U.S. Worker Confidence Index™ Falls Significantly in Q2 2019, Lowest Levels Recorded Since Early 2018

PHILADELPHIA, Sept. 05, 2019  -- American worker confidence is at its lowest level since Q2 of 2018. Following its all-time-high at the start of the year, the national Worker Confidence Index™ (WCI) has fallen 5.8 points from 110.7 in Q1 2019. The Worker Confidence Index™ is a survey of U.S. workers from HRO Today Magazine and Yoh, the leading international talent and outsourcing company owned by Day & Zimmermann, which gauges workers’ perceptions of the four key aspects of worker confidence: perceived likelihood of job loss, perceived likelihood of a promotion, perceived likelihood of a raise, and overall trust in company leadership.

During Q2 2019, three of the WCI’s four key indexes – likelihood of promotion, likelihood of a raise and trust in company leadership – saw substantial decreases. Only the job security index reported a quarterly increase and recovery from its drop in Q1 2019. Of the remaining three, perceived likelihood of a promotion took the largest hit in Q2, falling 11.1 points for the quarter. American trust in company leadership is lower than it’s been in more than a year at 100.6 points – 1.7 points lower than Q2 2018.

“Although the U.S. economy is currently in its longest expansion since 1854, we have found that the market does not directly impact employee confidence. Rather, the WCI shows that employers must look beyond a company’s economic status to ensure employee satisfaction in the long term,” said Kathleen King, Senior Vice President, Enterprise Solutions, Yoh. “In fact, retention rates can be directly linked to employee confidence and trust in company leadership. Retaining a company’s high-performing talent is a key indicator of the future success of a company. Those who make talent a priority with strategies designed to meet employee expectations and needs will be best positioned for growth.”

Other takeaways:

  • Men’s perceived likelihood of a promotion fell in Q2 2019, but remain the more confident gender.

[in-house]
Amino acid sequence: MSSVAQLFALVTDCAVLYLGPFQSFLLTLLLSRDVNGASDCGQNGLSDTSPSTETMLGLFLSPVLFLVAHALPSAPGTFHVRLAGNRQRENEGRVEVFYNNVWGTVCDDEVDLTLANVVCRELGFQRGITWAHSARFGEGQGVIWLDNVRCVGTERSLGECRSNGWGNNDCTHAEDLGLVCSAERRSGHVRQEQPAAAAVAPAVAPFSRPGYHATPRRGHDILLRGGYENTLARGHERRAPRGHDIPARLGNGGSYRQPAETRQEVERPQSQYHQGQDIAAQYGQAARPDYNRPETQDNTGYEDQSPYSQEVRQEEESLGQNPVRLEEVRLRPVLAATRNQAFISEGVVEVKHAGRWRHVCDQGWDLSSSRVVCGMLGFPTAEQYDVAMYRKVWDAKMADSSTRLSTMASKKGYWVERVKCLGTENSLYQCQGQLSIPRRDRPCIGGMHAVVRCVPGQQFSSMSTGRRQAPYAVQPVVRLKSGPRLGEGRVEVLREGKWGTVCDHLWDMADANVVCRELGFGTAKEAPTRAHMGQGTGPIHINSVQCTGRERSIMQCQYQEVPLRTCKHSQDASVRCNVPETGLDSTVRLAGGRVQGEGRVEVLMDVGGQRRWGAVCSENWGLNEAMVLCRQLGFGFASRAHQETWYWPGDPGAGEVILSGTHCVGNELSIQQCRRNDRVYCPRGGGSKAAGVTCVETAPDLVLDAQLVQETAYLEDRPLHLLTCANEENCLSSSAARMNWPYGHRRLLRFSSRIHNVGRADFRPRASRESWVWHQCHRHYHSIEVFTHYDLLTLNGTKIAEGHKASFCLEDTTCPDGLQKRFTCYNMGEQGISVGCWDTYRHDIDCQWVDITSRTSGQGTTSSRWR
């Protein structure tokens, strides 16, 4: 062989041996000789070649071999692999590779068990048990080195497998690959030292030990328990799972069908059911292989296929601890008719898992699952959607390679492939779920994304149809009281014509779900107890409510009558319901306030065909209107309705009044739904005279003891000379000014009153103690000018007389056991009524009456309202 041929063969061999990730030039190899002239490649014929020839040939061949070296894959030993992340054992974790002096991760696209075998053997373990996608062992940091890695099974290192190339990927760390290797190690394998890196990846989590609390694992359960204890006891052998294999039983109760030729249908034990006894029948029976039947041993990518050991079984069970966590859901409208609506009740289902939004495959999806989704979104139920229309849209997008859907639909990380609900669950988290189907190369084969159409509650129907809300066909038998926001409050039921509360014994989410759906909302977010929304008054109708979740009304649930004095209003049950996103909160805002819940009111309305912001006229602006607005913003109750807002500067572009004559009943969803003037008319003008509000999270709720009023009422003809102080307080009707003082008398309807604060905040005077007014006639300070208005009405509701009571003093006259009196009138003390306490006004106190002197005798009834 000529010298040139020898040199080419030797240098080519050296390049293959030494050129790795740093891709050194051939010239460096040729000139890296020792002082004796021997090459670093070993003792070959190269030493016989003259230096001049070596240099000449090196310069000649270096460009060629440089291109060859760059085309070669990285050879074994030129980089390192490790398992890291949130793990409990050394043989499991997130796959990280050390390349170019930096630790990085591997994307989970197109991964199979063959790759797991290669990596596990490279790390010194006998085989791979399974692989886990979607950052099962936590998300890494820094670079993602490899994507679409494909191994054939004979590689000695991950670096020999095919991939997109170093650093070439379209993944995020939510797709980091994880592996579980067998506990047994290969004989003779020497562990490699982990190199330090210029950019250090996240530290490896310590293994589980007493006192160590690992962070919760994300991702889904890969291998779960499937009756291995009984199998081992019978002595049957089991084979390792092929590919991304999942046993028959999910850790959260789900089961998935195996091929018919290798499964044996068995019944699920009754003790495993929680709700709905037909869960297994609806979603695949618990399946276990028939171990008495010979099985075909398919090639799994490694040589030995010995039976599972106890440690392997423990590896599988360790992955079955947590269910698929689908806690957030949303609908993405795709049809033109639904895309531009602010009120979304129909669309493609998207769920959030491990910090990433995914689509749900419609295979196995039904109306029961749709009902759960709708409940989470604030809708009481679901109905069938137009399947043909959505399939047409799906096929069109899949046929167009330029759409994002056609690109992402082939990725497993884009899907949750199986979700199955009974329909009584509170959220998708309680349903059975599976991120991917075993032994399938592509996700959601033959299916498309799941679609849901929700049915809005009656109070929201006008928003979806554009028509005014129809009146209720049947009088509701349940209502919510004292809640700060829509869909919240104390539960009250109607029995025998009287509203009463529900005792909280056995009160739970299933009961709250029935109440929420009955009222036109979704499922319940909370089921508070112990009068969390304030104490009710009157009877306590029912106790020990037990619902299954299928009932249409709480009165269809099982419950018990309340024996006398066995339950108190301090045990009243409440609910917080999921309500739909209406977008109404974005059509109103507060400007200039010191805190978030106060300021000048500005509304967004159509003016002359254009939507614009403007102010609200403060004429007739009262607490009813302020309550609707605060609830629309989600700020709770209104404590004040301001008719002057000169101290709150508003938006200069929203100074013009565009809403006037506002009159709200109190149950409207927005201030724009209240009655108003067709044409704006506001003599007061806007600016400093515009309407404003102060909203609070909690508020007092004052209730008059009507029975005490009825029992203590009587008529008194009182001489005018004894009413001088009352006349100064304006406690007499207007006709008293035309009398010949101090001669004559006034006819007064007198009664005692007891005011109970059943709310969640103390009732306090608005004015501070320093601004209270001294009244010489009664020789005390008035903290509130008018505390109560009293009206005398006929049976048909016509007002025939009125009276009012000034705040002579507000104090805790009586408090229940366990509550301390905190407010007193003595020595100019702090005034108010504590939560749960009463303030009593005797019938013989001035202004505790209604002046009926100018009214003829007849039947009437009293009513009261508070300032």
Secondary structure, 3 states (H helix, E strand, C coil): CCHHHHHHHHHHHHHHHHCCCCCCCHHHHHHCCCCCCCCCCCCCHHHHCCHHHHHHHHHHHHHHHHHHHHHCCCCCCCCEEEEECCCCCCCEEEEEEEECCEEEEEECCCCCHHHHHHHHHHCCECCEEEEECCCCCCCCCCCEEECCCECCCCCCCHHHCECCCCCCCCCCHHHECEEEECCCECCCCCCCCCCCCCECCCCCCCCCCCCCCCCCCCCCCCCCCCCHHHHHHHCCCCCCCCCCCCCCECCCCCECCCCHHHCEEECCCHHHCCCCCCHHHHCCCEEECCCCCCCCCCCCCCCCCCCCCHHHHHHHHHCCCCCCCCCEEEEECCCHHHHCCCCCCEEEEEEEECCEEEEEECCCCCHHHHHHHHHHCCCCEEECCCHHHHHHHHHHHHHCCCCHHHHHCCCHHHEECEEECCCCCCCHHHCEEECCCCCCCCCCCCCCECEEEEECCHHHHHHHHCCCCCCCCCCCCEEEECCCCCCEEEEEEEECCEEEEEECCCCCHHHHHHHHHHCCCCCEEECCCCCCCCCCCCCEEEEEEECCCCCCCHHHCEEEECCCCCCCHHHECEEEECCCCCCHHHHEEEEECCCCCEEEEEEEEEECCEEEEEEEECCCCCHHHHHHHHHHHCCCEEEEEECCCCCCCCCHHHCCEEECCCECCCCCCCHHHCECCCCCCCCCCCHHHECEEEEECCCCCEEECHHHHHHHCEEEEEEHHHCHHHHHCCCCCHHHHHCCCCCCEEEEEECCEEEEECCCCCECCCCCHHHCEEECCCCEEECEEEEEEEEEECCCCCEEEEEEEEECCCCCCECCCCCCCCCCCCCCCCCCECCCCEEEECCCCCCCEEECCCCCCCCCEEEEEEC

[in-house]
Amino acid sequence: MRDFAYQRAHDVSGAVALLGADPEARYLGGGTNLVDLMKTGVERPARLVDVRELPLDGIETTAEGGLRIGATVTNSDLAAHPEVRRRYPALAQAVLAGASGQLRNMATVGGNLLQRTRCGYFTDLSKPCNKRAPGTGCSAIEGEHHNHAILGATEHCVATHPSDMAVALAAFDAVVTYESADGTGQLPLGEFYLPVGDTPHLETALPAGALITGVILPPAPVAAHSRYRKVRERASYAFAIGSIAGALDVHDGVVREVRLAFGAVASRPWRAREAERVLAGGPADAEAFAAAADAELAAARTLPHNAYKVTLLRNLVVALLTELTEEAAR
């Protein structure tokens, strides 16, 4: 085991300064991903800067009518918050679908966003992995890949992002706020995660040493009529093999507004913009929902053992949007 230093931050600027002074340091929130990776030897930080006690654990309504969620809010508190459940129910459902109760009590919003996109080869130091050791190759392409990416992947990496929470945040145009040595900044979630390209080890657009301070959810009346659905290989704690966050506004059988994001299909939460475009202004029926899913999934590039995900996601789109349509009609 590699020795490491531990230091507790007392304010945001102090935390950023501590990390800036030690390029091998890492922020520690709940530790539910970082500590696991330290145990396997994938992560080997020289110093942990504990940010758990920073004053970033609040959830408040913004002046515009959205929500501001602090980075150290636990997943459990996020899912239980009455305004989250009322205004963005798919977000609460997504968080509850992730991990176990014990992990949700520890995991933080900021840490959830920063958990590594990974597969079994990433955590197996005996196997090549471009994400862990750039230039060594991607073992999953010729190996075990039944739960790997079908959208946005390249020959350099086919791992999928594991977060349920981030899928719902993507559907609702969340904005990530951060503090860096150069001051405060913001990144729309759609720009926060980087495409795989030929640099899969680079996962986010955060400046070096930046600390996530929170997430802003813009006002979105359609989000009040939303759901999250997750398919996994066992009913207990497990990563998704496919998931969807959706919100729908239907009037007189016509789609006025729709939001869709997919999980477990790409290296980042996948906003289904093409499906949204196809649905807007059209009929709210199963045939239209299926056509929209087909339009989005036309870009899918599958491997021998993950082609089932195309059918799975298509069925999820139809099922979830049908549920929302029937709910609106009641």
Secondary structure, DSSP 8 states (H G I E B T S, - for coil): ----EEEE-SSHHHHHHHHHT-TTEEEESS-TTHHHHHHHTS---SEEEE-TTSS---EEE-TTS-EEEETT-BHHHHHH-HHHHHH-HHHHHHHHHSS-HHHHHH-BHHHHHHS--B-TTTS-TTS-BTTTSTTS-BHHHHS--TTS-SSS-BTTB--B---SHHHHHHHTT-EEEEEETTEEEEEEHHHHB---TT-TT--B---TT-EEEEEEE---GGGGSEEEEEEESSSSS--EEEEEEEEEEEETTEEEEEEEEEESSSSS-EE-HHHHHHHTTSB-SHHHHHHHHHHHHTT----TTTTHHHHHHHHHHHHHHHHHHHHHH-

While both gender’s optimism for a promotion fell in the second quarter, 27.1% of males remain hopeful – an 11.2-point difference from the 15.9% of females that expect a promotion in the coming months. This gender difference has been a common trend throughout recent quarters. Results also show that millennials (those aged 35 or below) were the most inclined to anticipate a promotion compared to other age groups, with about 38% of millennials believing a promotion is likely in the next 12 months.
  • Q2 shows younger workers continue to feel insecure in their jobs.
    Results continue to highlight the trend that exists between age and job security, showing that younger workers fear job loss more than older workers. In Q2 2019, those between 25–34 years old felt the least secure about their job stability, with 15.2% feeling it’s likely they could lose their jobs in the next 12 months. While it remains the least secure age group, those between 25-34 have reported the largest increase in perceived job security since 2017, up 3.6 percentage points from one year ago.
  • Results suggest that trust in company leadership declines with age.
    More than half of the respondents aged 44 or younger trust their company’s leadership, contrasting sharply with those over age 45. Over 60% of the workforce in the 24 to 34 age group were likely to trust their company’s leadership, the only age segment up from the previous quarter and the previous year, up 1.3% and 1.5% respectively. Results also showed that more than 81% of people over the age of 65 do not trust company leadership, which is the lowest percentage the age segment has had in the past three years.

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